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Lease Accounting Rules Raise Ire Down to the Wire

Ahead of a key deadline for comments on a new lease-accounting proposal, more discord over the rules surfaces. Equipment lease- financing firms wonder if global convergence can be achieved.

As the deadline for comments on lease-accounting rules approaches, equipment lease-financing companies and trade groups are making last-ditch efforts to fight the proposed converged accounting standards.

The Equipment Leasing and Finance Association (ELFA), one of the strongest opponents of the proposed rules to converge lease accounting, will be issuing a response this week before the September 13 deadline set by regulators for comments on an exposure draft on lease accounting. ELFA had recent meetings and phone calls with the Securities and Exchange Commission, the Financial Accounting Standards Board (FASB) and the International Accounting Standards Board (IASB), which drafted the proposal (Leases Topic 842) last May. The draft is a revision to a 2010 proposal.    

To Ralph Petta, chief operating officer of the ELFA, it’s important for the organization to make its members voices heard by FASB and the IASB. “We are trying to make sure businesses around the country in the United States have access to the leasing product, to the equipment finance product. And whatever the standard-setters do in Congress, we are trying to ensure that they don’t try to put a chilling effect on the ability of businesses to do lease transactions,” says Petta.

“Small and midsize businesses rely on leasing to acquire assets,” he adds, noting that if they cannot borrow money for something they will lease it. “While we don’t think the accounting is going to be the death knell for the industry, in certain markets it will have an impact.”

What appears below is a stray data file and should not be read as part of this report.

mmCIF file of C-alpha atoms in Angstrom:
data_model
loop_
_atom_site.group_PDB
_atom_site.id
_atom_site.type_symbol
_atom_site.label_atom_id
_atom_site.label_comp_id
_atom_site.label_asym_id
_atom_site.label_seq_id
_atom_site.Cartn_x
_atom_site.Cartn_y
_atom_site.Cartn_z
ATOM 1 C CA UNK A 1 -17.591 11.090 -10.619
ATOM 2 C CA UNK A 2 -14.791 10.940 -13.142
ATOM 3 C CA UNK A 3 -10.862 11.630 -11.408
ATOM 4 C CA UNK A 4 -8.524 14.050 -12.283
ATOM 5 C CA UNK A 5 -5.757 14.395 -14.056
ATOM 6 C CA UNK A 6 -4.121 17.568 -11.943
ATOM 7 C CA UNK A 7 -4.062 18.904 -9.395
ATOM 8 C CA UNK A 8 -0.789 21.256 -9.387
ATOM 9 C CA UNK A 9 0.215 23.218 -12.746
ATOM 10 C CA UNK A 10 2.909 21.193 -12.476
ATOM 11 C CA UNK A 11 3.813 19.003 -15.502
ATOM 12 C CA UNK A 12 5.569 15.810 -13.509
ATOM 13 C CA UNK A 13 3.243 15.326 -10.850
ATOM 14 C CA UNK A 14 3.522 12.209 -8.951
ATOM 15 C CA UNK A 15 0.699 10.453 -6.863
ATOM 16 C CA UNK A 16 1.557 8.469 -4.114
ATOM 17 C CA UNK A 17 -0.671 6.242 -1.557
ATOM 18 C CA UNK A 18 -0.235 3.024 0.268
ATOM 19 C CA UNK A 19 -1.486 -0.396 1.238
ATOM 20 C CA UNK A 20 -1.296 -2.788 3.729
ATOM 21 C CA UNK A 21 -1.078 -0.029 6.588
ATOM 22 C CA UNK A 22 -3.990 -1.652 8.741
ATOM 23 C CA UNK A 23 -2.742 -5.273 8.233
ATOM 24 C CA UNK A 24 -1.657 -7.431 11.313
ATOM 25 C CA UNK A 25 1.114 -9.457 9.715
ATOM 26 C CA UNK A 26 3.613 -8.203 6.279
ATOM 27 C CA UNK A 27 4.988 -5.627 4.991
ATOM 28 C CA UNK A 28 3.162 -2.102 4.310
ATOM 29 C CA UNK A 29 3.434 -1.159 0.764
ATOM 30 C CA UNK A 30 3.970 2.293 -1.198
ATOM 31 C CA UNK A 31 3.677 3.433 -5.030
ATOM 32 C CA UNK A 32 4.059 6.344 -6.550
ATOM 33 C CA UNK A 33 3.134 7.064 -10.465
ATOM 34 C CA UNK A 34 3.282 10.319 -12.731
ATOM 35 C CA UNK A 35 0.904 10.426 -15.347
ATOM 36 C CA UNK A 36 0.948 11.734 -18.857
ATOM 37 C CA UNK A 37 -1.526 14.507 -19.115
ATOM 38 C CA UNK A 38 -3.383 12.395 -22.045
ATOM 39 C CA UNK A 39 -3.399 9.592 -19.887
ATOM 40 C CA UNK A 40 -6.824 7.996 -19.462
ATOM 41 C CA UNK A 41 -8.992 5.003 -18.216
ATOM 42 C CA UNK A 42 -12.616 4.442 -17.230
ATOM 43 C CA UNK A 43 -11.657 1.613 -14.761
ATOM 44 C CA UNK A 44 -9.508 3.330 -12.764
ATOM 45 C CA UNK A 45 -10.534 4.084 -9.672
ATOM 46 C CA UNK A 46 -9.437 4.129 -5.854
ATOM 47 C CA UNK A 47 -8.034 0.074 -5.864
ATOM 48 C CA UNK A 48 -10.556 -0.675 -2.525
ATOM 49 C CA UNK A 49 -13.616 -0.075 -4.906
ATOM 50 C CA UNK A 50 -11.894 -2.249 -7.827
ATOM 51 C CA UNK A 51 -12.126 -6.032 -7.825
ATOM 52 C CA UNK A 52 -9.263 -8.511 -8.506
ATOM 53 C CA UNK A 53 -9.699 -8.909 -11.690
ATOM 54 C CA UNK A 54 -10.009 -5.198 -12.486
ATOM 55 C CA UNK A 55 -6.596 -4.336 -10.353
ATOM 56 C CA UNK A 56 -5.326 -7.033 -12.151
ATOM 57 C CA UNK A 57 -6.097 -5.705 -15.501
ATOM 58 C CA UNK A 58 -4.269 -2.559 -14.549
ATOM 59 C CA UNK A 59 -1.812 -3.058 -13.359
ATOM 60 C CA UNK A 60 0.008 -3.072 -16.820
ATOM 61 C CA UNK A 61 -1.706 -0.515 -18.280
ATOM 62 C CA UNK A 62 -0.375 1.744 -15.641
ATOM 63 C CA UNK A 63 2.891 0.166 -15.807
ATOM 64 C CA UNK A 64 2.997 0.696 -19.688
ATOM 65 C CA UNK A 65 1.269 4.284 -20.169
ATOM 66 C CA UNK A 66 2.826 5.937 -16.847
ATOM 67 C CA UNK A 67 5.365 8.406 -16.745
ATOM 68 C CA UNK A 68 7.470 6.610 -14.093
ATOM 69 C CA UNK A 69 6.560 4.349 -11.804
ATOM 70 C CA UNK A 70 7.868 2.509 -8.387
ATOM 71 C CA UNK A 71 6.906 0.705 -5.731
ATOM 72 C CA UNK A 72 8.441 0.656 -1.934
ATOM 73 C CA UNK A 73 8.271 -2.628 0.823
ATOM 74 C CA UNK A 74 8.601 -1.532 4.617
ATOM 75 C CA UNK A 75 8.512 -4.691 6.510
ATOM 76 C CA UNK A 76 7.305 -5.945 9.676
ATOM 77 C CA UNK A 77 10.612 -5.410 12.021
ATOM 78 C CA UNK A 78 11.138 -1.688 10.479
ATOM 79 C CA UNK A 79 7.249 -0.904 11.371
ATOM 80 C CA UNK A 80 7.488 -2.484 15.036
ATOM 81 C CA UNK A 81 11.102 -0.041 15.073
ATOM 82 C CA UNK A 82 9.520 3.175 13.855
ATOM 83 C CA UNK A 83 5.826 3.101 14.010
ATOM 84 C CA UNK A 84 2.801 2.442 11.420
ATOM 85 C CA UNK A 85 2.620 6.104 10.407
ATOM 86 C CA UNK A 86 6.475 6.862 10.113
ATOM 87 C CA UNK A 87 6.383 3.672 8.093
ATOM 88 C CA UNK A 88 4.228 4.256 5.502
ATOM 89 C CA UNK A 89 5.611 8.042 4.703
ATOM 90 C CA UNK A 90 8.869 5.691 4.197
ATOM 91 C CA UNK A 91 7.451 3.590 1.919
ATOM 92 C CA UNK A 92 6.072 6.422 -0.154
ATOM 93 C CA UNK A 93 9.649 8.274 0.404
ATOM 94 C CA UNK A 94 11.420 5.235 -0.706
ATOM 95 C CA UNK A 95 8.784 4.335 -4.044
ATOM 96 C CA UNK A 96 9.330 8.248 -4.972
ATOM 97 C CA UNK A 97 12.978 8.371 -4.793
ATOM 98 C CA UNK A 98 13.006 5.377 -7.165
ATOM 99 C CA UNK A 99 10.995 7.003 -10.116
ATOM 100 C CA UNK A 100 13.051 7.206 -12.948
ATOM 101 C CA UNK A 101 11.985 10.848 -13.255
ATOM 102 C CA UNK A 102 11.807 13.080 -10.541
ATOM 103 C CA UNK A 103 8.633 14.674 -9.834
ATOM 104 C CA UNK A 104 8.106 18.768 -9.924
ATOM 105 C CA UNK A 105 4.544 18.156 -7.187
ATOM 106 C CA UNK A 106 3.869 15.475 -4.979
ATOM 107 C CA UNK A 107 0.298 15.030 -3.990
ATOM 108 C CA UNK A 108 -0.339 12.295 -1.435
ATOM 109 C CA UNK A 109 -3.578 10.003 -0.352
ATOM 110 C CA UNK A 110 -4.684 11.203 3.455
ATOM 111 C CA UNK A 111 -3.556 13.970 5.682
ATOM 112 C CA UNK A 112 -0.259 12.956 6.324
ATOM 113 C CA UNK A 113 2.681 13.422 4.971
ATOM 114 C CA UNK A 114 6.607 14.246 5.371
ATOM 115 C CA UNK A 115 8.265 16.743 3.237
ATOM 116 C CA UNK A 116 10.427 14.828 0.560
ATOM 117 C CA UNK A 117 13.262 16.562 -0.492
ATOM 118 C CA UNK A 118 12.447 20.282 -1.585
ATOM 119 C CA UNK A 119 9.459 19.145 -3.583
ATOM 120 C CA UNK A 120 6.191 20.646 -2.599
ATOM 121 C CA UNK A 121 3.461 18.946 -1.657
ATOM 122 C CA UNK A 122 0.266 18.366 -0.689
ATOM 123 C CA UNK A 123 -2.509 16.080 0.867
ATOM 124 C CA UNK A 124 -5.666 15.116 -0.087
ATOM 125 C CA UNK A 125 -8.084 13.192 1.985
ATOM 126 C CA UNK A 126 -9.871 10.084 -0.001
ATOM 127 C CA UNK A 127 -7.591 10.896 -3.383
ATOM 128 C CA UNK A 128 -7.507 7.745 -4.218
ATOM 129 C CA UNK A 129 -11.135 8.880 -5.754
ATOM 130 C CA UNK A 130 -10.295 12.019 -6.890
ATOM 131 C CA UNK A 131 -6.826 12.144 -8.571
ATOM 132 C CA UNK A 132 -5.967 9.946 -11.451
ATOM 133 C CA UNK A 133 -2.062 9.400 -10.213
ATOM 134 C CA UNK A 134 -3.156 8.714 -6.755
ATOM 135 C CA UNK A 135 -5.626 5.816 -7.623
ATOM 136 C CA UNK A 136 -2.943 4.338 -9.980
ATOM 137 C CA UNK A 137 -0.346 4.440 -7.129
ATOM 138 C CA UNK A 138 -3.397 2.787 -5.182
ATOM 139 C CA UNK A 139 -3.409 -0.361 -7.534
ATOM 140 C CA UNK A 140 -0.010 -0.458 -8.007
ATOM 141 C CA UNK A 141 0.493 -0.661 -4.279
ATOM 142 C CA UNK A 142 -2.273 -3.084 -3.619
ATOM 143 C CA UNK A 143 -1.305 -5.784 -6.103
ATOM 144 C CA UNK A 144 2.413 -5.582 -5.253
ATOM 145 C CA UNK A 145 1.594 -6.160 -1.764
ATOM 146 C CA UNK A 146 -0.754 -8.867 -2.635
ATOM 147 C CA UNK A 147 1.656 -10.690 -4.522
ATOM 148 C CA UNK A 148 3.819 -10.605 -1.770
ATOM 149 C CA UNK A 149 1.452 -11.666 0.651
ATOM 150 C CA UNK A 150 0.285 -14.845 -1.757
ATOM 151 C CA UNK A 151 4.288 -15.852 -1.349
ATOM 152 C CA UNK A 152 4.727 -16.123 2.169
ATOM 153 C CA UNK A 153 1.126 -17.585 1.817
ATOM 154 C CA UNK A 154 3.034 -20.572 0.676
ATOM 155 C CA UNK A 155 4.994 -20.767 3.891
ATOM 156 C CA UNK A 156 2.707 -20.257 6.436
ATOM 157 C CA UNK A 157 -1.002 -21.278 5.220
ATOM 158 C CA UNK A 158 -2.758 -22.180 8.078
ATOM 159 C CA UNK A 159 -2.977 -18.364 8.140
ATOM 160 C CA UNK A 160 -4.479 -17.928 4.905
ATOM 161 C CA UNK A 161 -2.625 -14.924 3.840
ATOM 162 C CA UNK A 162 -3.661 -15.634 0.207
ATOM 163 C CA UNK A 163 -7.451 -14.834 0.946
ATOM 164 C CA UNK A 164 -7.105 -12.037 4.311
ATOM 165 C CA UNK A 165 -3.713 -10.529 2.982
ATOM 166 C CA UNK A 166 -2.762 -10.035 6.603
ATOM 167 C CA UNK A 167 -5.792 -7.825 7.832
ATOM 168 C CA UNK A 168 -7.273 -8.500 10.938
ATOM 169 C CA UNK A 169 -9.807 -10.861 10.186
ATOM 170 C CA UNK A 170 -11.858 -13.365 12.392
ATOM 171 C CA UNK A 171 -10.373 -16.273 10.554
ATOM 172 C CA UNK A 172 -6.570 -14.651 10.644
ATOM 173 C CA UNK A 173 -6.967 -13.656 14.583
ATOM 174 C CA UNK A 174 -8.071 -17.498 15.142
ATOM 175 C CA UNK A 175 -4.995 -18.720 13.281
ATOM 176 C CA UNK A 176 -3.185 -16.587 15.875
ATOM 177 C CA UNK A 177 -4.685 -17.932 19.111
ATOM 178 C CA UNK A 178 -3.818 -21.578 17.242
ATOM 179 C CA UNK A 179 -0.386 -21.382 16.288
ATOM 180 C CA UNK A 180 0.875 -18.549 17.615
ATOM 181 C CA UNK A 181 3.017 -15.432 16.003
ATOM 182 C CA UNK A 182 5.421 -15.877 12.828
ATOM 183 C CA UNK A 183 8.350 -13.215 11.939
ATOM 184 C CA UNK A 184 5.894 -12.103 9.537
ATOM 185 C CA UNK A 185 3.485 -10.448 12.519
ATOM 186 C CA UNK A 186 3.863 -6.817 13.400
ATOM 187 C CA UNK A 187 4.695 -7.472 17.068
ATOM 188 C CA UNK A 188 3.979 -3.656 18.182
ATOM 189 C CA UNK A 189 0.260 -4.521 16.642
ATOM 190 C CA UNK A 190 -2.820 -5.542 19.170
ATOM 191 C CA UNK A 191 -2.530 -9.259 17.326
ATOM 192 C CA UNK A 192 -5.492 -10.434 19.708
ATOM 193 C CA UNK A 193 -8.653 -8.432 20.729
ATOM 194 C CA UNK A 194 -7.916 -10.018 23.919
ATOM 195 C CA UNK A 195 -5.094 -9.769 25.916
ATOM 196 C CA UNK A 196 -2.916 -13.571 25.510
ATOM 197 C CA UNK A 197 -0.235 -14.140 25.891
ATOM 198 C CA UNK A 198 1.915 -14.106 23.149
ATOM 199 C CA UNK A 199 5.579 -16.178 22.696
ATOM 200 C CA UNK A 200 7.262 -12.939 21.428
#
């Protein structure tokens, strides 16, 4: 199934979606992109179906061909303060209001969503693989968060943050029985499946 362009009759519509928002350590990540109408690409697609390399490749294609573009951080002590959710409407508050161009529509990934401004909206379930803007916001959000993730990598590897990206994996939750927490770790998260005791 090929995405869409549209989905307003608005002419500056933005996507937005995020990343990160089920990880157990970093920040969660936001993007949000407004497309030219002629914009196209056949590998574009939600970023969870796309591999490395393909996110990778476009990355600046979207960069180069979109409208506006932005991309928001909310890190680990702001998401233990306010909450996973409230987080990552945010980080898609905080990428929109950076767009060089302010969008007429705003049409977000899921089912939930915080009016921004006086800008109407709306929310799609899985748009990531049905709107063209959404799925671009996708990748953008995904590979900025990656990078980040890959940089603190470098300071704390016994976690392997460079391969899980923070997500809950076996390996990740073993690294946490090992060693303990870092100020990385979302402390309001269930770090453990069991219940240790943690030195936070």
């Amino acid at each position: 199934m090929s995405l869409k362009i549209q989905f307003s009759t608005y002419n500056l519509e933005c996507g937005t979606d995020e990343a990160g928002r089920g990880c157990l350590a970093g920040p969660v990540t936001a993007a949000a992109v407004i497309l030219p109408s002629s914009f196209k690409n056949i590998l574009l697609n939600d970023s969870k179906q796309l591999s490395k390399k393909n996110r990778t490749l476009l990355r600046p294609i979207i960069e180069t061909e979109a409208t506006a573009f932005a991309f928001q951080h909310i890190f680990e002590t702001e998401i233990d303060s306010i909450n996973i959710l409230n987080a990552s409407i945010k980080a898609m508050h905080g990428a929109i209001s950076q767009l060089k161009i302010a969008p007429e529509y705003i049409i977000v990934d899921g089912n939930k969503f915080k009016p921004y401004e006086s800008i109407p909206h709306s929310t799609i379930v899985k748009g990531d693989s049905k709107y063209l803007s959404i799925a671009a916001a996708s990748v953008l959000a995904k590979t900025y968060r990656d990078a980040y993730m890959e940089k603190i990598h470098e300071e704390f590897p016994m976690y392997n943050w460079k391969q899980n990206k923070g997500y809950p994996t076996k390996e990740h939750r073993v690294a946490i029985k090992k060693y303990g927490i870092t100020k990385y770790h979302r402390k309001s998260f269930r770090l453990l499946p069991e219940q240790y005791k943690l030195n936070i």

For small-to-midsize enterprises, it’s crucial, he says, that if the leases are being put on one’s balance sheet, companies need to label the what it really is in substance. “In the U.S. an operating lease is an intangible contract; a capital lease creates a tangible right where you own the equipment; the liability in a capital lease is true debt, whereas the accounting construct of a liability in an operating lease is not true debt,” he said, adding that for the regulators to make that distinction clear “is all we are asking.”

But FASB and IASB say that they drafted the proposal because the current way of accounting for leases isn’t helpful to users of financial statements. For one thing, the standard-setters say that lessees currently don’t have to recognize assets and liabilities arising from operating leases, and they should. Instead, the boards are proposing a single method of accounting by lessees that would recognize the assets and liabilities arising from all lease contracts on company balance sheets.

Other players are demanding a better classification system. Bill Bosco, principal of Leasing 101, a leasing consultancy, recommends segregating operating leases from capital leases and reporting them on the balance sheet as either tangible assets or intangible assets and as either debt or non-debt liabilities. 

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